Researchers at MIT’s Computer Science and Artificial Intelligence Laboratory (CSAIL) have developed a method to 3D print shock-absorbing materials that could not only make robots safer and more precise in their movements but also help improve the durability of drones, helmets, shoes and many other objects.
In a study that will be presented at the International Conference on Intelligent Robots and Systems in Korea next week, the team of researchers has come up with a technique to create “programmable viscoelastic material” (PVM). Using 3D printing technology, this method allows to program every single part of the object to the levels of stiffness and elasticity they require.
To put the developed method into practice, the team has 3D printed a cubic robot that moves by bouncing. With its shock-absorbing skins is uses only 1/250 the amount of energy it transfers to the ground.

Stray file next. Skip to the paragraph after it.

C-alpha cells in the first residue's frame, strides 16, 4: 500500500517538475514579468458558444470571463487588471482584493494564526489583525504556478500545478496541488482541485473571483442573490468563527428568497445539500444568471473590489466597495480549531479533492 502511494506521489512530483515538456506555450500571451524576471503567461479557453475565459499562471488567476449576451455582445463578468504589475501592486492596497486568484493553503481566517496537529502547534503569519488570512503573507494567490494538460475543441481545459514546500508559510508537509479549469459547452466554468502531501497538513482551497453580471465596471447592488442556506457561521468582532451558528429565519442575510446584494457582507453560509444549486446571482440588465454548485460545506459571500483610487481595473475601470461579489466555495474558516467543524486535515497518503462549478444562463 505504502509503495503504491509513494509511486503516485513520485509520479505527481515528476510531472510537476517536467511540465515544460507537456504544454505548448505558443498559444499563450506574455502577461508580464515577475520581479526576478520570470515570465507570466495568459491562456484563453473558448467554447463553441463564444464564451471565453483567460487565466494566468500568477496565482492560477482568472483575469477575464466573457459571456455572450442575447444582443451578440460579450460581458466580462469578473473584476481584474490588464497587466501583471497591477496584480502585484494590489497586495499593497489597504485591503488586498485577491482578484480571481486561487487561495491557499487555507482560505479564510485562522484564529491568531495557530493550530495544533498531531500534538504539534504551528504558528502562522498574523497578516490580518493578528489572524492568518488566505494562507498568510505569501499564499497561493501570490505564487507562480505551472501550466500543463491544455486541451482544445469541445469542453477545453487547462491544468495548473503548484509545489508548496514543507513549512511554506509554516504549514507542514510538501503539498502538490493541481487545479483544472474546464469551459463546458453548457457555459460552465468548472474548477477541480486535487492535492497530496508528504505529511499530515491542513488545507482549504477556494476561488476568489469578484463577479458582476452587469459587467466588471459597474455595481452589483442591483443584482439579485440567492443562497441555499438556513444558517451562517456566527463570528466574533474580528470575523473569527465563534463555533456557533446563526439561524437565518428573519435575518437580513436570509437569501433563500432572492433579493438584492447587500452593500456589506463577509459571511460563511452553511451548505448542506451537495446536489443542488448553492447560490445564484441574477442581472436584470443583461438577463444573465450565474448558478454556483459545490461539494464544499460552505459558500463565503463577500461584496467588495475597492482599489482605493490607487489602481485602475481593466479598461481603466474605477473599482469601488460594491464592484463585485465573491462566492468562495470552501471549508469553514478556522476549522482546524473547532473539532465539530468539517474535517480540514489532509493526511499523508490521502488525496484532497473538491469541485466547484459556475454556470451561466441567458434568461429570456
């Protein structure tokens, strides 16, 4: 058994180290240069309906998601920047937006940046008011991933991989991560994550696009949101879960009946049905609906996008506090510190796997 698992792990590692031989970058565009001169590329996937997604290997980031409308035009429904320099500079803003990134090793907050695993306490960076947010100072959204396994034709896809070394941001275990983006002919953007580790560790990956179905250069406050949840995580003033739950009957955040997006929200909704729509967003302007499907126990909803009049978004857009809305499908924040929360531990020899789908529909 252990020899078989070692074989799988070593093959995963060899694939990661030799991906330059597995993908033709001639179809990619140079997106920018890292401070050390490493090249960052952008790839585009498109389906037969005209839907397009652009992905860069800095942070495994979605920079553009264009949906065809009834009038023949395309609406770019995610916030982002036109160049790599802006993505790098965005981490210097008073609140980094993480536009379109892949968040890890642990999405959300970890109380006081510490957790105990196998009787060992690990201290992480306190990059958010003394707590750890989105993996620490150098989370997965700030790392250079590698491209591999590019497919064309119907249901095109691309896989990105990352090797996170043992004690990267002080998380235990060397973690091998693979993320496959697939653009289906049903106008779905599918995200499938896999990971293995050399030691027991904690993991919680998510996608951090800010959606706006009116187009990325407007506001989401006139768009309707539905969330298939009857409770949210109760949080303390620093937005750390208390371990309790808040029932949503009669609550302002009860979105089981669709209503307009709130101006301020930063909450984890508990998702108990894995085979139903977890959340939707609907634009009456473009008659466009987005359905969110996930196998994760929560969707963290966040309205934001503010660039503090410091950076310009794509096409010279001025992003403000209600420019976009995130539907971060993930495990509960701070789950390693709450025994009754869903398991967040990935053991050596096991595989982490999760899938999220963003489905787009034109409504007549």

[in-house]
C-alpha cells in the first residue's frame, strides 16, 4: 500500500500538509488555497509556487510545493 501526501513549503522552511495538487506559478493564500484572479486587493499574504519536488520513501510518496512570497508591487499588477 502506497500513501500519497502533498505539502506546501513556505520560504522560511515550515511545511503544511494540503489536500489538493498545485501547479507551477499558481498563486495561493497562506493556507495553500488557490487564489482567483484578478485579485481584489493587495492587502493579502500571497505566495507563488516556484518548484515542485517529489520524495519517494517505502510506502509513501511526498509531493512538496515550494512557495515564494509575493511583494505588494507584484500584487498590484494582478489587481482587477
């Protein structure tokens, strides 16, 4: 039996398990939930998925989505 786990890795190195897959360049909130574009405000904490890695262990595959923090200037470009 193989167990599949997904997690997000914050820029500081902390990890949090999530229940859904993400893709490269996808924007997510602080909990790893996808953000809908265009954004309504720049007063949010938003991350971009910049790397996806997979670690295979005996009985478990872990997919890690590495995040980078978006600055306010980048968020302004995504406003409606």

Daniela Rus, CSAIL director and project lead explains: “That reduction makes all the difference for preventing a rotor from breaking off of a drone or a sensor from cracking when it hits the floor. These materials allow us to 3-D print robots with visco-elastic properties that can be inputted by the user at print-time as part of the fabrication process.”
Not only do PVMs dampen objects but they also allow printed objects such as the robot to land four times more precisely. This could be a fact particularly interesting for delivery drones.
While viscoelastic materials such as rubber and certain plastics are cheap and easily available, it is hard to customise objects using existing fabrication methods. 3D printing on the other hand opens up much more possibilities. The team used a solid, a liquid and a flexible rubber-like material to print the cube robot with its skins.
Hod Lipson, a professor of engineering at Columbia University and co-author of the paper titled “Fabricated: The New World of 3-D Printing” explains: “By combining multiple materials to achieve properties that are outside the range of the base material, this work pushes the envelope of what’s possible to print. On top of that, being able to do this in a single print-job raises the bar for additive manufacturing.”